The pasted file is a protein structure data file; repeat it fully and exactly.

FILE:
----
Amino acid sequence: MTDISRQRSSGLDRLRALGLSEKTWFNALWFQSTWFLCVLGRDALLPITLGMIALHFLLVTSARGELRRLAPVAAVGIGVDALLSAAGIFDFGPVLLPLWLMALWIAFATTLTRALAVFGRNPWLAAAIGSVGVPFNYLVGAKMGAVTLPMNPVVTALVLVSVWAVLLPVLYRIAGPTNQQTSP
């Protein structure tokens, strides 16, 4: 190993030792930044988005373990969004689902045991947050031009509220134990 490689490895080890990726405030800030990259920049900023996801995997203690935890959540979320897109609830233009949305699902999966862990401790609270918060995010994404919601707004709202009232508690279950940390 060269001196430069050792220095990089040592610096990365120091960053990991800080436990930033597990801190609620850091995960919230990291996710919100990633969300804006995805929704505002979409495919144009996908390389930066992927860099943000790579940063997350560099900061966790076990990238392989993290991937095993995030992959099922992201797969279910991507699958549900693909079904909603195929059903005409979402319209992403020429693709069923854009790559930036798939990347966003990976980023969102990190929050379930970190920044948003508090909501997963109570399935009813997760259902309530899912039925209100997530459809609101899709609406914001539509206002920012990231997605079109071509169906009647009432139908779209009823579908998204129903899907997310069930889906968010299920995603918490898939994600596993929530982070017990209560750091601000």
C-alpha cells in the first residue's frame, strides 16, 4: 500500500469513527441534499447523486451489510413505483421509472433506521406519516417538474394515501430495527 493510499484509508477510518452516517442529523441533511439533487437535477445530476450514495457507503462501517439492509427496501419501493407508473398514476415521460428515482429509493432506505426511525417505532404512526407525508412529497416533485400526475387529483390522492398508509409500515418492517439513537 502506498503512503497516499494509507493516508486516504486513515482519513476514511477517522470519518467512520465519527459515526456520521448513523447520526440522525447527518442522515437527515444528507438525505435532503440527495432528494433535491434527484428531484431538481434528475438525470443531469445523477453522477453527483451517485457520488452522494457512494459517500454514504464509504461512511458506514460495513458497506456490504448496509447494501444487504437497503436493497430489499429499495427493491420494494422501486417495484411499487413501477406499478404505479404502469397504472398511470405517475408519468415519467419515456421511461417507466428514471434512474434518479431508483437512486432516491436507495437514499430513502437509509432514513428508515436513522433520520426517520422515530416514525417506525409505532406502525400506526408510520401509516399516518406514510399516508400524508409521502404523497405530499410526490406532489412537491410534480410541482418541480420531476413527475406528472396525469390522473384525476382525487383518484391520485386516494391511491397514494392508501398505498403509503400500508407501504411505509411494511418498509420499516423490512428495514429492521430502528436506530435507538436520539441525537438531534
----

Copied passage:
Amino acid sequence: MTDISRQRSSGLDRLRALGLSEKTWFNALWFQSTWFLCVLGRDALLPITLGMIALHFLLVTSARGELRRLAPVAAVGIGVDALLSAAGIFDFGPVLLPLWLMALWIAFATTLTRALAVFGRNPWLAAAIGSVGVPFNYLVGAKMGAVTLPMNPVVTALVLVSVWAVLLPVLYRIAGPTNQQTSP
């Protein structure tokens, strides 16, 4: 190993030792930044988005373990969004689902045991947050031009509220134990 490689490895080890990726405030800030990259920049900023996801995997203690935890959540979320897109609830233009949305699902999966862990401790609270918060995010994404919601707004709202009232508690279950940390 060269001196430069050792220095990089040592610096990365120091960053990991800080436990930033597990801190609620850091995960919230990291996710919100990633969300804006995805929704505002979409495919144009996908390389930066992927860099943000790579940063997350560099900061966790076990990238392989993290991937095993995030992959099922992201797969279910991507699958549900693909079904909603195929059903005409979402319209992403020429693709069923854009790559930036798939990347966003990976980023969102990190929050379930970190920044948003508090909501997963109570399935009813997760259902309530899912039925209100997530459809609101899709609406914001539509206002920012990231997605079109071509169906009647009432139908779209009823579908998204129903899907997310069930889906968010299920995603918490898939994600596993929530982070017990209560750091601000």
C-alpha cells in the first residue's frame, strides 16, 4: 500500500469513527441534499447523486451489510413505483421509472433506521406519516417538474394515501430495527 493510499484509508477510518452516517442529523441533511439533487437535477445530476450514495457507503462501517439492509427496501419501493407508473398514476415521460428515482429509493432506505426511525417505532404512526407525508412529497416533485400526475387529483390522492398508509409500515418492517439513537 502506498503512503497516499494509507493516508486516504486513515482519513476514511477517522470519518467512520465519527459515526456520521448513523447520526440522525447527518442522515437527515444528507438525505435532503440527495432528494433535491434527484428531484431538481434528475438525470443531469445523477453522477453527483451517485457520488452522494457512494459517500454514504464509504461512511458506514460495513458497506456490504448496509447494501444487504437497503436493497430489499429499495427493491420494494422501486417495484411499487413501477406499478404505479404502469397504472398511470405517475408519468415519467419515456421511461417507466428514471434512474434518479431508483437512486432516491436507495437514499430513502437509509432514513428508515436513522433520520426517520422515530416514525417506525409505532406502525400506526408510520401509516399516518406514510399516508400524508409521502404523497405530499410526490406532489412537491410534480410541482418541480420531476413527475406528472396525469390522473384525476382525487383518484391520485386516494391511491397514494392508501398505498403509503400500508407501504411505509411494511418498509420499516423490512428495514429492521430502528436506530435507538436520539441525537438531534